He wrote: “To save money, I took to cooking my own meals most of the time. This was when I discovered that it was much easier to launch a tech startup if you could afford to always have food delivered and never had to deal with mundane chores such as doing laundry, washing dishes or buying groceries. As one Twitter wag observed, San Francisco’s tech culture is focused on solving one problem: what is my mother no longer doing for me?
“I never felt older nor crankier than when watching these ‘digital natives’ stumble through the daily rituals of adulthood. One of the kids, an overachieving Ivy Leaguer whose Google internship demanded an advanced understanding of high-level mathematics, was completely baffled when it came to using a simple rice cooker. I explained the process: put in rice, add water, press the button labelled Cook. He grew increasingly flustered, and I suspected he wanted me to make the rice for him. He managed to sauté a boneless, skinless chicken breast, but only by following the instructions on the package to the letter. ‘How did it turn out?’ I asked. He said. ‘I’m full, that’s all that matters. I don’t care how it tastes.’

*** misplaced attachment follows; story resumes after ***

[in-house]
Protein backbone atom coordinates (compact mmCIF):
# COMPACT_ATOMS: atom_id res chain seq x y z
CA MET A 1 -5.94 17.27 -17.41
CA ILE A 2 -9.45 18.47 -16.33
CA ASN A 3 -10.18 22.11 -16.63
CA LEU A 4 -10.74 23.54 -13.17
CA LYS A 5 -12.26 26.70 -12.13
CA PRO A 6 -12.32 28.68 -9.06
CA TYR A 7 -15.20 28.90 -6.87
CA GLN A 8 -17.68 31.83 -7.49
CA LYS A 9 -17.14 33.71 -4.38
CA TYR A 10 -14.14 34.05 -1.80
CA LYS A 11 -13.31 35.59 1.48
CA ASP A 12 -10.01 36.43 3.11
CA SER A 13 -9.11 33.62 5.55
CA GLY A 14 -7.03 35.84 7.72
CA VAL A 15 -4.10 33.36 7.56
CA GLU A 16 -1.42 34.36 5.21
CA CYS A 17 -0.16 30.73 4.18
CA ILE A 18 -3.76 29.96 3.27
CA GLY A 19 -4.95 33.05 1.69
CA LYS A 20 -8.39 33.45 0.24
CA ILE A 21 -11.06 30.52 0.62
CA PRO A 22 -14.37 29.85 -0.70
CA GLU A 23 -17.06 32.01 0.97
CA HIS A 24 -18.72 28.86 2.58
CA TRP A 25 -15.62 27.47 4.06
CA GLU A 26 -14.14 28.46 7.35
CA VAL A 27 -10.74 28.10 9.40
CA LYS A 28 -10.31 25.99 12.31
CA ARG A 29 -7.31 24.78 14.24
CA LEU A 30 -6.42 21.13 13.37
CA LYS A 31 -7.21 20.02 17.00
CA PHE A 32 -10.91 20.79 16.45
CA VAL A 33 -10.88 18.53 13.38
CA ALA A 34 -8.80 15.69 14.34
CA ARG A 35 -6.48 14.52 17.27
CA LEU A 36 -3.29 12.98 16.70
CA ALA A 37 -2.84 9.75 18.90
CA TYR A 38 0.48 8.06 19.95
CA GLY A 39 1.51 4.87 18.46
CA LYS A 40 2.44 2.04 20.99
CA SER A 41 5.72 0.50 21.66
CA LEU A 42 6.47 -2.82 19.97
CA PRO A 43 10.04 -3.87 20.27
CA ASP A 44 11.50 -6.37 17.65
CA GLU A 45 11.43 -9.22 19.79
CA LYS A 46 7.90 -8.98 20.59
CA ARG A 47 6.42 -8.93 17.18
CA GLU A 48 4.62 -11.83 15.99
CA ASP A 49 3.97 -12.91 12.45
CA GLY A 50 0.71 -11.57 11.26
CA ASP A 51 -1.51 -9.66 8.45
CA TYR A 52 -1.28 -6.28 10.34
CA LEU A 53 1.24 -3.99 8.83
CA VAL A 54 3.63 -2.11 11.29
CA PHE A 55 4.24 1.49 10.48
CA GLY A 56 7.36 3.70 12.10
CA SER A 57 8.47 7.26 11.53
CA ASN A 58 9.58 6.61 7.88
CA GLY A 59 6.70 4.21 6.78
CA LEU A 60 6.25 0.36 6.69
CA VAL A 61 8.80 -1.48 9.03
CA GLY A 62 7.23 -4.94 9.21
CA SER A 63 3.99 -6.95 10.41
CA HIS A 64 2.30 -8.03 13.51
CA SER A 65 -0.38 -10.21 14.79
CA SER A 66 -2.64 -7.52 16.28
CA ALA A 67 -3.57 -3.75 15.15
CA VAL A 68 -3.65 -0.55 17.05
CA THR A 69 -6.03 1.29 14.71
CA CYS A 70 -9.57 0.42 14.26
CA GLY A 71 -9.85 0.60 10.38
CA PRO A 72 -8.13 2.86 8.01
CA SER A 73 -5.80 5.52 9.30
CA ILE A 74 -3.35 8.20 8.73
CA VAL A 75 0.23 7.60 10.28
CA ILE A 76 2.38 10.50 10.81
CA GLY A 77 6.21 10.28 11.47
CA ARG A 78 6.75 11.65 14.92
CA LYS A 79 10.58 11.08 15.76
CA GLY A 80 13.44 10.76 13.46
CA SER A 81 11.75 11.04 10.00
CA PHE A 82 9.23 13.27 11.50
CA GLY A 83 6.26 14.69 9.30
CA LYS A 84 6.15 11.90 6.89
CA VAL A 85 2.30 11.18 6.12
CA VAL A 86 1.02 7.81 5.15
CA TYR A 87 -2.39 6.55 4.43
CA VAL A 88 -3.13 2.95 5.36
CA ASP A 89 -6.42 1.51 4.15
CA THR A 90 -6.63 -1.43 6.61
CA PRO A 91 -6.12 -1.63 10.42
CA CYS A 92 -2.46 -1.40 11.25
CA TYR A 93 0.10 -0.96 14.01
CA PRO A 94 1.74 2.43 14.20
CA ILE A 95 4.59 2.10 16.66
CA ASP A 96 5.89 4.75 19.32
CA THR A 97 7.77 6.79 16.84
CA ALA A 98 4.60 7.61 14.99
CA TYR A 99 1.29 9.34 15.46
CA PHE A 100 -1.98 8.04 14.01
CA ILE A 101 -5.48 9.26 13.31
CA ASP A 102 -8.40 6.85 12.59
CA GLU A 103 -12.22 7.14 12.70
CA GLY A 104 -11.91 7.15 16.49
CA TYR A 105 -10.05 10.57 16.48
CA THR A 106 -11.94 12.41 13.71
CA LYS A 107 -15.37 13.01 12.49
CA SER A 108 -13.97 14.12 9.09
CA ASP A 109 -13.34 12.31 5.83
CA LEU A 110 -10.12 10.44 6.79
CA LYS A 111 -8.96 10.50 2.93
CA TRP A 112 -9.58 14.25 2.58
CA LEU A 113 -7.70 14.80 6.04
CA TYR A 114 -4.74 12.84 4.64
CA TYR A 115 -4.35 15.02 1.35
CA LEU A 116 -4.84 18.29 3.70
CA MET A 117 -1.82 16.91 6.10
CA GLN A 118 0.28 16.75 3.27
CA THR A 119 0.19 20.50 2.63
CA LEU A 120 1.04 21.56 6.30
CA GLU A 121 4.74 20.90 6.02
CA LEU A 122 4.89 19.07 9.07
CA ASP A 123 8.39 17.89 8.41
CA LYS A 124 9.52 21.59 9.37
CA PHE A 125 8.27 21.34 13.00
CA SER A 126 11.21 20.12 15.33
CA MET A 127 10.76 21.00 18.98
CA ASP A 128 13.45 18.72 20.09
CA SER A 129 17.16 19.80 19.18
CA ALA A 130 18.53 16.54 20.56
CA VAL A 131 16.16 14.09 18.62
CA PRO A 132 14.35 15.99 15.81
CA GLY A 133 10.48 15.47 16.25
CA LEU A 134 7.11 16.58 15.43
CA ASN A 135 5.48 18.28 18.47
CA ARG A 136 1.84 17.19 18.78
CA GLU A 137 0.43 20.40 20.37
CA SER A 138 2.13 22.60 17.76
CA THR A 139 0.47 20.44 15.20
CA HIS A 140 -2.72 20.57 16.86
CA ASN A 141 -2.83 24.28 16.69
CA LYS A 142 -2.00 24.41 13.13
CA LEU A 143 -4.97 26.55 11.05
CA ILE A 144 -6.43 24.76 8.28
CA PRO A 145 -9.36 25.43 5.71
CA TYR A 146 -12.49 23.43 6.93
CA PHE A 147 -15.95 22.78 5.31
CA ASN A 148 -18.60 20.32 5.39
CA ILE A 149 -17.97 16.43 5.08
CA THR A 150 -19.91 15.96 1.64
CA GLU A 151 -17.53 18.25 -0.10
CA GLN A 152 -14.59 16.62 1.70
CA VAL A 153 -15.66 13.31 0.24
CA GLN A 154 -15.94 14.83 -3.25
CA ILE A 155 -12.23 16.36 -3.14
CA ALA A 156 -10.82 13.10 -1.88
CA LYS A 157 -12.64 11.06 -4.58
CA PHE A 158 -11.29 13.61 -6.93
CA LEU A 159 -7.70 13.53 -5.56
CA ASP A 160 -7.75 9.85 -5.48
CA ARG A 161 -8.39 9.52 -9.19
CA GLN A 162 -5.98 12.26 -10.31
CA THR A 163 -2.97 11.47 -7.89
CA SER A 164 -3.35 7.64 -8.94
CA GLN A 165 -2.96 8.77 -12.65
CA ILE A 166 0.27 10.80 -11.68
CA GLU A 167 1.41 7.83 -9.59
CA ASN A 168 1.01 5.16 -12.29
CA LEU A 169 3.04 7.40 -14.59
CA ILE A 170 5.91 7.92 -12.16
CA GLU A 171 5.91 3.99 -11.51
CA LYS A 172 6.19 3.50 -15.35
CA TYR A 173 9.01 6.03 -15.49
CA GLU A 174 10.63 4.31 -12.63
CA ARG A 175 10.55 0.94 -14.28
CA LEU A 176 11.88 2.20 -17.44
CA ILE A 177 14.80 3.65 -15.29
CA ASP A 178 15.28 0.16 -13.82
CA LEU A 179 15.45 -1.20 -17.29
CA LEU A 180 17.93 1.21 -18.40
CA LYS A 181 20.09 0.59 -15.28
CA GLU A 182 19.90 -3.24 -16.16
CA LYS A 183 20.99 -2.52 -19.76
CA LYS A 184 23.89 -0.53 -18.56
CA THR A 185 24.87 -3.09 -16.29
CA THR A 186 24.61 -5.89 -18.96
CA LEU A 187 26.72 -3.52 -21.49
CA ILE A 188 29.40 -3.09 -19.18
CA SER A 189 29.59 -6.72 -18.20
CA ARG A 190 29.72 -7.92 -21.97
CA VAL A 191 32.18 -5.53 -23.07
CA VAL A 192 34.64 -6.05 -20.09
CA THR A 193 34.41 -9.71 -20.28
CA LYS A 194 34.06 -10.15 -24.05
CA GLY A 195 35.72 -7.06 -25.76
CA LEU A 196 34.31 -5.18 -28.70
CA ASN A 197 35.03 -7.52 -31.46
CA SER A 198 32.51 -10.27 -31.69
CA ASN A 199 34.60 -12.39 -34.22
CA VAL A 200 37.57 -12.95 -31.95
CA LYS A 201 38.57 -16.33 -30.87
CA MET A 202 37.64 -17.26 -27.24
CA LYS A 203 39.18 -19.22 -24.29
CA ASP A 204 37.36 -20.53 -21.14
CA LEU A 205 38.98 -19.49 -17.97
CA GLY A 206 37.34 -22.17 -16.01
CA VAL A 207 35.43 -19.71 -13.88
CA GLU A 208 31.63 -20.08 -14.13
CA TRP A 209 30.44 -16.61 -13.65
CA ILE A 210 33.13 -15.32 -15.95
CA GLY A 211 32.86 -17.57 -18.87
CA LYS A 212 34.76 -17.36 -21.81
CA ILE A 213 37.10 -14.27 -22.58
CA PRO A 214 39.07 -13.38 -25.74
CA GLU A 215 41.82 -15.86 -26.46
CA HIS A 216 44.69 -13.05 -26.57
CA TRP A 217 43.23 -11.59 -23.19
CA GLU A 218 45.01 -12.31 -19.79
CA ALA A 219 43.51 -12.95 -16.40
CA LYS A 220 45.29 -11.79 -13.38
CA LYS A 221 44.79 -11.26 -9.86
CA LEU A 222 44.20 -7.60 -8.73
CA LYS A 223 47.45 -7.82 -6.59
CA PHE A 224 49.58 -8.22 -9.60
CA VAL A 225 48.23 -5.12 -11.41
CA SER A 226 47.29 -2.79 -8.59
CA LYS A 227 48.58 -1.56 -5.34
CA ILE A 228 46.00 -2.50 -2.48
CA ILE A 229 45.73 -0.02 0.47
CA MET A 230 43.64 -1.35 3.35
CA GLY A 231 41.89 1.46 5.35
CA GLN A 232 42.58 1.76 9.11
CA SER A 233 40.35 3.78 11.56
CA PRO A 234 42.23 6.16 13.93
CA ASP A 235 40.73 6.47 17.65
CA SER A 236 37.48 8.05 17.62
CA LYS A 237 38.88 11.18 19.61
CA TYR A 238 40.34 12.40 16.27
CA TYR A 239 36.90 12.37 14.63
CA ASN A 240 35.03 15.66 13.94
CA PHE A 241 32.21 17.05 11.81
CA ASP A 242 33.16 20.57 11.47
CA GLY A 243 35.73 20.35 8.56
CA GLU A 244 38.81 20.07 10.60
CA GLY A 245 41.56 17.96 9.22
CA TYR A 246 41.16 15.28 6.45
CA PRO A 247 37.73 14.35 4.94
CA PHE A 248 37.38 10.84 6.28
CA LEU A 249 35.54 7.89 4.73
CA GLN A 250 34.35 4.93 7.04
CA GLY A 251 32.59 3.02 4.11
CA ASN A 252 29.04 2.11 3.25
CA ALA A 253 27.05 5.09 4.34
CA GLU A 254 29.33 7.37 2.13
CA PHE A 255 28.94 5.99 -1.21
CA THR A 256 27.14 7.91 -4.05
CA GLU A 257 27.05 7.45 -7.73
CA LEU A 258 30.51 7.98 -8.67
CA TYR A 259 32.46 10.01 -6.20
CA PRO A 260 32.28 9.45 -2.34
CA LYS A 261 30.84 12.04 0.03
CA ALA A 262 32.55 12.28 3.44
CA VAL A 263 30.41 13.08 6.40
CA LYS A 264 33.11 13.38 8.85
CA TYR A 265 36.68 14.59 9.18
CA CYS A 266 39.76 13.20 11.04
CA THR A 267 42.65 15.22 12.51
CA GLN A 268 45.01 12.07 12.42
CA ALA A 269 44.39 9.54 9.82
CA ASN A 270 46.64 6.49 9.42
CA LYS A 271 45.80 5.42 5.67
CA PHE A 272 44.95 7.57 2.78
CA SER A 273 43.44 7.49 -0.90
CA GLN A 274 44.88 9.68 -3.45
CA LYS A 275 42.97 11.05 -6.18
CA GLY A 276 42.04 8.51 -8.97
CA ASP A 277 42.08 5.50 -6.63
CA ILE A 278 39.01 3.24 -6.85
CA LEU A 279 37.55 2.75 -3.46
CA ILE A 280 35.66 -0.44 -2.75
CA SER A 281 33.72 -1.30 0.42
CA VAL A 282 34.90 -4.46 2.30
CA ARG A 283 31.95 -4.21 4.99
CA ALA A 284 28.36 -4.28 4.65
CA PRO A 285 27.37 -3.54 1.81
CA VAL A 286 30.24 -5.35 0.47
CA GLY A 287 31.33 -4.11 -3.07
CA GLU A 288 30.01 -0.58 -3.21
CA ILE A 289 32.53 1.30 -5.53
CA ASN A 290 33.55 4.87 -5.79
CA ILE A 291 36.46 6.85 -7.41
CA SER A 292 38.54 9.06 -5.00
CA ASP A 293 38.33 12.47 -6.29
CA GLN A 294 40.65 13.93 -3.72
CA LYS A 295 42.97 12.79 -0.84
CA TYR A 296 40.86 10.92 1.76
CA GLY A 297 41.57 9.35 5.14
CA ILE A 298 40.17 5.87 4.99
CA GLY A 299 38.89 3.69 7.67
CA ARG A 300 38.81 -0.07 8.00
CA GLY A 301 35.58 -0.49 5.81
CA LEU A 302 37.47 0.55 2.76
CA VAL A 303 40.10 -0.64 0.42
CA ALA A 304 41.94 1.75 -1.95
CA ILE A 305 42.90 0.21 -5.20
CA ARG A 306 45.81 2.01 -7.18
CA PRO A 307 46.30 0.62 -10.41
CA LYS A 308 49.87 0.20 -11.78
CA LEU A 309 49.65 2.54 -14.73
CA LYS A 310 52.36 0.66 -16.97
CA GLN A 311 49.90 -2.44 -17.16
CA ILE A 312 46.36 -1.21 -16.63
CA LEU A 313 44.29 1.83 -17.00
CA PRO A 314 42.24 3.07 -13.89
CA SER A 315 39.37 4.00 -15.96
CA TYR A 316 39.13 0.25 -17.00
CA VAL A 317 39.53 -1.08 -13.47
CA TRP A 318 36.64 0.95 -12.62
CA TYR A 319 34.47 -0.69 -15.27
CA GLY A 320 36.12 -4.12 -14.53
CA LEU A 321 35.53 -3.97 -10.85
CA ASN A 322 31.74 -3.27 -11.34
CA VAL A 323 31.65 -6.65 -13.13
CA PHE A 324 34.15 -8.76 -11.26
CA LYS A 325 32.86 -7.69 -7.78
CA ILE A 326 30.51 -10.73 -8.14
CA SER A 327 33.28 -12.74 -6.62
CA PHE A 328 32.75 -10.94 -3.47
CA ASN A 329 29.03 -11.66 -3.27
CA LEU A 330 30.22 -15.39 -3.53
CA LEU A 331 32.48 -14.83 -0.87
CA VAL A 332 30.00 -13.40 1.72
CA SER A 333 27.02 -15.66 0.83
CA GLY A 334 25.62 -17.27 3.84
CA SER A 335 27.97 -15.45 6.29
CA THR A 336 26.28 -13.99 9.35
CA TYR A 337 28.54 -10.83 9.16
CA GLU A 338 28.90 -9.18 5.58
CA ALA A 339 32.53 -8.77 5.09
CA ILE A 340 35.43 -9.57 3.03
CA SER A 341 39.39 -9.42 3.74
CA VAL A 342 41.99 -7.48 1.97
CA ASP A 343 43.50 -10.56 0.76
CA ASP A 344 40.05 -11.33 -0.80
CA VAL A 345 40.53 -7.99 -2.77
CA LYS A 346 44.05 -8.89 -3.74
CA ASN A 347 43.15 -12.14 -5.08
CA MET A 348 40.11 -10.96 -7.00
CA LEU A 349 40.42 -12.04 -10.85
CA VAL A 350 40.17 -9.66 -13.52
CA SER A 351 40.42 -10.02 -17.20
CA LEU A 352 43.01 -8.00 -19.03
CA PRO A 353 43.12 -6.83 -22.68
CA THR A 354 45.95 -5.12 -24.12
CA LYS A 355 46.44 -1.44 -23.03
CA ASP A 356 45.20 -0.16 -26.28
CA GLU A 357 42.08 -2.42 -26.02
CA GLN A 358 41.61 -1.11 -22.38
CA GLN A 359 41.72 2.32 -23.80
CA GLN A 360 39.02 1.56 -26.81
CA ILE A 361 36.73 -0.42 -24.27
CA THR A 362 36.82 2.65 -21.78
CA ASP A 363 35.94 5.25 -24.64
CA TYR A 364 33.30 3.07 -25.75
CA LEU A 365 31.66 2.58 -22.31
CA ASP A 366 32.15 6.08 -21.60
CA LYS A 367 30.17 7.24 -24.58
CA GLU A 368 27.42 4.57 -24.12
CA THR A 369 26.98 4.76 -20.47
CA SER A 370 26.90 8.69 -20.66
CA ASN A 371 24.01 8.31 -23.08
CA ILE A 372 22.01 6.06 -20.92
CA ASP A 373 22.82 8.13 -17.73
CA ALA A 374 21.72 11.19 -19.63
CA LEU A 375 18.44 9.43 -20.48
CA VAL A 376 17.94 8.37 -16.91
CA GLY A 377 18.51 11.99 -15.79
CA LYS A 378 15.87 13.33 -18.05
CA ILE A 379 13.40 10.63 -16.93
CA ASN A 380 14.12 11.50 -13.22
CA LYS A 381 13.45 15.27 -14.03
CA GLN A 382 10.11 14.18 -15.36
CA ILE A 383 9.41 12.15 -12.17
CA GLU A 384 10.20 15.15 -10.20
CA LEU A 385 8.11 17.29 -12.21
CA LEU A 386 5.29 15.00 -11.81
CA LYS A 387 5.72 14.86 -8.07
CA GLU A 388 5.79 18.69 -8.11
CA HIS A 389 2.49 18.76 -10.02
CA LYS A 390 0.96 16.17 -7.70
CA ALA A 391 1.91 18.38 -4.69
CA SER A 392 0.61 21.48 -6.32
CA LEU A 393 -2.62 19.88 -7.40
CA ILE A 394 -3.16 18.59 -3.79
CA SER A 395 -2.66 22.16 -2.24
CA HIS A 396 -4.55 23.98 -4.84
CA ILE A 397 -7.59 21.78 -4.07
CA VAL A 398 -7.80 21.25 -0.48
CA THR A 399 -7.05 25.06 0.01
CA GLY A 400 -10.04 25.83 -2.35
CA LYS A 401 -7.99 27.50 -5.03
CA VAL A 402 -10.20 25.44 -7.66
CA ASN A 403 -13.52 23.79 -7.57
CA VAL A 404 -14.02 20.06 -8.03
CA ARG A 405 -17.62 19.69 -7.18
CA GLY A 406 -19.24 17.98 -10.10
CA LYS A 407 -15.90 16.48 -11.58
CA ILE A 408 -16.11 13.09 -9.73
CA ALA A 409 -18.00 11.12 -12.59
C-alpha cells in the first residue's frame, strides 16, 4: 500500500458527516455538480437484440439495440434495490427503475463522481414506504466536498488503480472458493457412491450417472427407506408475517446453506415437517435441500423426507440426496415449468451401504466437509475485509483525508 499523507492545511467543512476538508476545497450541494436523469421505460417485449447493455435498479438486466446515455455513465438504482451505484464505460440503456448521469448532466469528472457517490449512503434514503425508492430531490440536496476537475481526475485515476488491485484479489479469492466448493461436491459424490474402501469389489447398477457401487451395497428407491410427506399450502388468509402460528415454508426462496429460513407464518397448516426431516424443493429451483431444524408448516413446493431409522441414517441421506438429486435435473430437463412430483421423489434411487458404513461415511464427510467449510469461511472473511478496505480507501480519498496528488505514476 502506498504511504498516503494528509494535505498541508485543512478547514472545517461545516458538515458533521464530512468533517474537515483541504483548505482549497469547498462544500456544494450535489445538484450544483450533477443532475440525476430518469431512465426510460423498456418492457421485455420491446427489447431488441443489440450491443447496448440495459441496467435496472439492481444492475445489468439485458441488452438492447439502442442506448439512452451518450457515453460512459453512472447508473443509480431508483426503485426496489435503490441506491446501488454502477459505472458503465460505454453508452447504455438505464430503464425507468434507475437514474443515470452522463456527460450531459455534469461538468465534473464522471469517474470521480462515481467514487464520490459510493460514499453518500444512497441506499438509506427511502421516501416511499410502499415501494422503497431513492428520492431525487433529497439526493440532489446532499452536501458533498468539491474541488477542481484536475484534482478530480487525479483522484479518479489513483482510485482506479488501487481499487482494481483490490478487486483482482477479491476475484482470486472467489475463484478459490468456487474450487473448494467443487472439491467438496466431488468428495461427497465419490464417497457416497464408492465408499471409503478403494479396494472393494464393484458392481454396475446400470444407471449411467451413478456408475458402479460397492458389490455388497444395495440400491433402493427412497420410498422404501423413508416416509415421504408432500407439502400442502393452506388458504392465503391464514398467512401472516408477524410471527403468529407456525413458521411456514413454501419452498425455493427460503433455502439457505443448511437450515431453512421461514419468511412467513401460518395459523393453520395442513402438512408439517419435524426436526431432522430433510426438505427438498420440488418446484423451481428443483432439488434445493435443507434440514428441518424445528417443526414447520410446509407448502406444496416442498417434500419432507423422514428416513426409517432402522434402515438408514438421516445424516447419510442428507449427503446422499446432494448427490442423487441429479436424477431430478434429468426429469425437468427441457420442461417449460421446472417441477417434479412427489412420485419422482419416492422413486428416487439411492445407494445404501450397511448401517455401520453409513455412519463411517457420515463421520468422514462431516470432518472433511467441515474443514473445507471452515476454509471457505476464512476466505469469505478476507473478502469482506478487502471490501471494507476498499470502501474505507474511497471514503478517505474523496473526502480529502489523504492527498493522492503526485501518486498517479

“When I first heard about Soylent, the startup selling a gooey ‘meal replacement beverage’ with a determinedly ‘neutral’ flavour, I wondered what sort of miserable insensates would choose to subsist on such glop. Now I knew.
“It may have been better for everyone when the overpaid nerds stayed home. ‘They’re importing children to destroy the culture,’ one bar owner told me.”
There was not much genius about, the reporter says. Most of the labour force was doing as told for minimum wages over maximum hours …
“We were grown men who lived like captive gerbils, pressing one lever to make food appear and another for some fleeting entertainment – everything on demand. Airbnb and Foodpanda served the flesh, Netflix and Lifehacker nourished the soul.”
Meanwhile, of course, back home, while this book was being researched, old-fashioned hard work in a trade was dying out as a way to live, let alone become a billionaire, and Obama America turned into Trump America.